When you’re looking for a new ride, especially one that’s off-road, you probably go to your favorite mapping tools in order to prepare your route. For example, if you try to find an over-the-hills route between Kanifnath Temple and Dive Ghat in Pune, you will probably see this trail that you can ride.
But guess what? Few weeks back, there was nothing on the map. After exploring this route, I updated the maps by myself, so everybody can now ride there, without having to guess the route. How is this possible?
Well, whatever you use – Garmin, Komoot, Strava, or something else, most mapping systems are based on the same mapping database – OpenStreetMap (OSM). So rather than creating a route on Strava or Komoot, which would be visible only to people looking for routes on those specific sites, I went right to the source. You got it, by updating OSM, you can significantly improve the quality of the mapping experience in most riding applications. I’m going to show you how it’s done.
Tutorial: Basic Road Addition on OpenStreetMap
To begin, you need to have GPS tracker with recorded GPS track. We’re going to add another small trail near the Bopdev temple in Pune. I browse to OSM, and I connect to my account (if you don’t have one, you need to create one).
Step #1 – Upload your GPX
Once connected, I will upload all my GPX recordings to OSM. By uploading my GPX files, the community will be able to use them to both improve the maps, and to plan new trips.
To upload my GPX, I go to GPS traces (Top right menu) > Upload a trace. Select your GPX file, add a description, set your file as Public (very important for the next steps of the tutorial), and click on “Create trace”. It may take some time for your trace to be uploaded, but most of the time it takes only few minutes.
Step #2 – Create the Missing Roads
Once your trace is uploaded, you can update the map system. You go back to the map by clicking on the OSM logo, and select the area you want to update. As I stated earlier, I will update the map around Bopdev temple. Click on Edit (Top left menu) and select iD editor, if you have to choose one. A new view is available with a toolbox.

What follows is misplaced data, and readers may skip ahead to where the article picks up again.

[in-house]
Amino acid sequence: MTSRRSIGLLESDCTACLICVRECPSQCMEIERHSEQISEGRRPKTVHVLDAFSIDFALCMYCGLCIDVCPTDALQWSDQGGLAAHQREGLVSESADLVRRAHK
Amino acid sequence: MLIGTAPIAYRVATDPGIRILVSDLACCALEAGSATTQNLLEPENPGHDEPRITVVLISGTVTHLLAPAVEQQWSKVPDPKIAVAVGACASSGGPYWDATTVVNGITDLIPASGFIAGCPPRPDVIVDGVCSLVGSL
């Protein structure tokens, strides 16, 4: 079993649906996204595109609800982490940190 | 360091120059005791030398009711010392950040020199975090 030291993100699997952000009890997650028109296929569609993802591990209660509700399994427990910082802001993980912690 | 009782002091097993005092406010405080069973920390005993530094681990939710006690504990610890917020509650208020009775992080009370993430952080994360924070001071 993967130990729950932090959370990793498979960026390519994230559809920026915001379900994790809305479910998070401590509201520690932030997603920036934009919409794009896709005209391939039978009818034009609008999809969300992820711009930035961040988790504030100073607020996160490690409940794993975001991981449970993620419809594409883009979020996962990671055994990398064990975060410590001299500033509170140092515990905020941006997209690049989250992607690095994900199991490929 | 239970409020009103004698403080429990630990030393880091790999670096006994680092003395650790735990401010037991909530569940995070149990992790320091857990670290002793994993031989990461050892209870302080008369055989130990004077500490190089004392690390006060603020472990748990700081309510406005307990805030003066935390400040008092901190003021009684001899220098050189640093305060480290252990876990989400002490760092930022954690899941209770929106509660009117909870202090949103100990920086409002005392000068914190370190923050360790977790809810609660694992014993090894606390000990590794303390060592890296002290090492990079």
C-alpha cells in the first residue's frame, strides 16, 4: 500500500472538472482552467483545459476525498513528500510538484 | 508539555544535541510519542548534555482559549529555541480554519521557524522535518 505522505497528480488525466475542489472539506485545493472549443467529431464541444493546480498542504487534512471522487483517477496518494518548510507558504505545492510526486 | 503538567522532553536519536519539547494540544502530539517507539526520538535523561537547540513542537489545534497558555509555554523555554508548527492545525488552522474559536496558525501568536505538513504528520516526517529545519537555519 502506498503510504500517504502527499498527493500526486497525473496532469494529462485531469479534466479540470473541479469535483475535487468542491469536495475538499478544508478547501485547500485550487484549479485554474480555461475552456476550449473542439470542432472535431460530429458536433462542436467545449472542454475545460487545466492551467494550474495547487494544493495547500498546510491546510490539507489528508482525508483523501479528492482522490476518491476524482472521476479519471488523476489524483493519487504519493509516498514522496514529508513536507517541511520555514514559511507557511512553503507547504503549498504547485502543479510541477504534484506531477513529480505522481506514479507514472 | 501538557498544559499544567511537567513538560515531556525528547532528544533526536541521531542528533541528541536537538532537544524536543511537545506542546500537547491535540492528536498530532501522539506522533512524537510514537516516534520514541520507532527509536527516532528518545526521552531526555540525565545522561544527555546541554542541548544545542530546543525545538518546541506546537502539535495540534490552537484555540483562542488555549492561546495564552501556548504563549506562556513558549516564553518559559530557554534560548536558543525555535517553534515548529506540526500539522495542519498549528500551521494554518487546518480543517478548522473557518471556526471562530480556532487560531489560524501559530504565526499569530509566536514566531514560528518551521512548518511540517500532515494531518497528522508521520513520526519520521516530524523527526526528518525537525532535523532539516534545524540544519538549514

First, you have to customize the background by choosing “Bing aerial imagery”, and “OpenStreetMap GPS traces”. This option will allow you to see your GPS tracks on the map. I can clearly see where I was on the map, and by comparing with and without the GPS traces, I can check the position of the trail.
Now I create the road I’d like to add by using the “Line” tool (central top menu). In the panel on the left, I specify the details. In this example, the missing road is an “Unmaintained track road”.
Step #3 – Specify Details and Upload
Once you are done with your update, save it (top right menu). Add all the details you can, especially the source of this update (in this example, “Local knowledge” and “GPS”). This helps with the approval of your submission. Your submission will always be validated, but if you’re not completely sure about your changes, you can click the “I would like someone to review my edits”, checkbox to request a more detailed validation. Finally, click “Upload”.
Congratulations, you have added your first contribution to OpenStreetMap!
Seeing your Changes Live
In few hours, you should see your update live on the OSM website, and it’s now visible for everyone using OSM directly. However, sites like Strava and Komoot have their own custom map layers and caches over OSM, and it may take a few days for these updates to make it to their default maps. What I find particularly cool about Komoot though, is that you can specifically choose the OSM layer, and see your changes as soon as they’re live on OSM.
By spending a bit of time, you’ve made it much easier for riders or runners to plan their next activities in that region – good job! You will similarly benefit when others in our community do the same for previously unmarked trails they’ve ridden, which can now easily be found by you.
Bonus: How to Find Great Routes
So now you know how to share epic routes, but how do you find them in the first place? Take a few minutes to watch this video on how you can use Strava, Google Maps, Social Media, and other riding portals like Ride with GPS and Komoot to find your next epic route.
[…] En complément j’ai écrit un article sur le site The Indian Cyclist. […]